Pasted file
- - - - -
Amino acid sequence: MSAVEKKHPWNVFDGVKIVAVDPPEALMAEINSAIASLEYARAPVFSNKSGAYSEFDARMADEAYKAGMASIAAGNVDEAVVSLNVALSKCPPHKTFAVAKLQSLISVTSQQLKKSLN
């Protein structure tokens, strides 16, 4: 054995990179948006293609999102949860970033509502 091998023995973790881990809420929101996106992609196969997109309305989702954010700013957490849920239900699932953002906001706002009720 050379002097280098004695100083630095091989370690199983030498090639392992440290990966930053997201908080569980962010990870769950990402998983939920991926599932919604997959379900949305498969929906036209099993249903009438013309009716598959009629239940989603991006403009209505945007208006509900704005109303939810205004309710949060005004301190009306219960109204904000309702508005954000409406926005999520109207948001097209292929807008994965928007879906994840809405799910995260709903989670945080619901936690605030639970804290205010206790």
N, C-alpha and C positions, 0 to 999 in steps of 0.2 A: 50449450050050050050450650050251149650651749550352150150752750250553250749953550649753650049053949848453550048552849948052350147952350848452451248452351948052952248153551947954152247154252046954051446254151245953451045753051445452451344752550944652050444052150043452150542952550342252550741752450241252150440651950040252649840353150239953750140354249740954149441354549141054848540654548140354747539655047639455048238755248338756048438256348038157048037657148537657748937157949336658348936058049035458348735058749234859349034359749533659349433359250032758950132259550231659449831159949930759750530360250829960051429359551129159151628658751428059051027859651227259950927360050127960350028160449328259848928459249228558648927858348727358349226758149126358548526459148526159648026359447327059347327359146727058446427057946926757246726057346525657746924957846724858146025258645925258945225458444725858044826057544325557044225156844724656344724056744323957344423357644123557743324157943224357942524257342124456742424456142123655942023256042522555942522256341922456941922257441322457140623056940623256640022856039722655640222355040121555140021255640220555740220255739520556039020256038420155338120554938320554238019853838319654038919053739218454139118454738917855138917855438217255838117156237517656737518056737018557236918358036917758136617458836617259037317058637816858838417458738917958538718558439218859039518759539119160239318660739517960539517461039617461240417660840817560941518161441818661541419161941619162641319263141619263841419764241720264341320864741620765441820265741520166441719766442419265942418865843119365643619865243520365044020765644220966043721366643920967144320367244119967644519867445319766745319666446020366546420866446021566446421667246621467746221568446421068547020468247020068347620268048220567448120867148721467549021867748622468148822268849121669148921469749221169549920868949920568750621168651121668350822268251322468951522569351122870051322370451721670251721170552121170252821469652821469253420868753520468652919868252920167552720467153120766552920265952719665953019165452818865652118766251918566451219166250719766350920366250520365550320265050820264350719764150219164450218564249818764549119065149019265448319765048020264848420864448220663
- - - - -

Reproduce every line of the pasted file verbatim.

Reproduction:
Amino acid sequence: MSAVEKKHPWNVFDGVKIVAVDPPEALMAEINSAIASLEYARAPVFSNKSGAYSEFDARMADEAYKAGMASIAAGNVDEAVVSLNVALSKCPPHKTFAVAKLQSLISVTSQQLKKSLN
């Protein structure tokens, strides 16, 4: 054995990179948006293609999102949860970033509502 091998023995973790881990809420929101996106992609196969997109309305989702954010700013957490849920239900699932953002906001706002009720 050379002097280098004695100083630095091989370690199983030498090639392992440290990966930053997201908080569980962010990870769950990402998983939920991926599932919604997959379900949305498969929906036209099993249903009438013309009716598959009629239940989603991006403009209505945007208006509900704005109303939810205004309710949060005004301190009306219960109204904000309702508005954000409406926005999520109207948001097209292929807008994965928007879906994840809405799910995260709903989670945080619901936690605030639970804290205010206790």
N, C-alpha and C positions, 0 to 999 in steps of 0.2 A: 50449450050050050050450650050251149650651749550352150150752750250553250749953550649753650049053949848453550048552849948052350147952350848452451248452351948052952248153551947954152247154252046954051446254151245953451045753051445452451344752550944652050444052150043452150542952550342252550741752450241252150440651950040252649840353150239953750140354249740954149441354549141054848540654548140354747539655047639455048238755248338756048438256348038157048037657148537657748937157949336658348936058049035458348735058749234859349034359749533659349433359250032758950132259550231659449831159949930759750530360250829960051429359551129159151628658751428059051027859651227259950927360050127960350028160449328259848928459249228558648927858348727358349226758149126358548526459148526159648026359447327059347327359146727058446427057946926757246726057346525657746924957846724858146025258645925258945225458444725858044826057544325557044225156844724656344724056744323957344423357644123557743324157943224357942524257342124456742424456142123655942023256042522555942522256341922456941922257441322457140623056940623256640022856039722655640222355040121555140021255640220555740220255739520556039020256038420155338120554938320554238019853838319654038919053739218454139118454738917855138917855438217255838117156237517656737518056737018557236918358036917758136617458836617259037317058637816858838417458738917958538718558439218859039518759539119160239318660739517960539517461039617461240417660840817560941518161441818661541419161941619162641319263141619263841419764241720264341320864741620765441820265741520166441719766442419265942418865843119365643619865243520365044020765644220966043721366643920967144320367244119967644519867445319766745319666446020366546420866446021566446421667246621467746221568446421068547020468247020068347620268048220567448120867148721467549021867748622468148822268849121669148921469749221169549920868949920568750621168651121668350822268251322468951522569351122870051322370451721670251721170552121170252821469652821469253420868753520468652919868252920167552720467153120766552920265952719665953019165452818865652118766251918566451219166250719766350920366250520365550320265050820264350719764150219164450218564249818764549119065149019265448319765048020264848420864448220663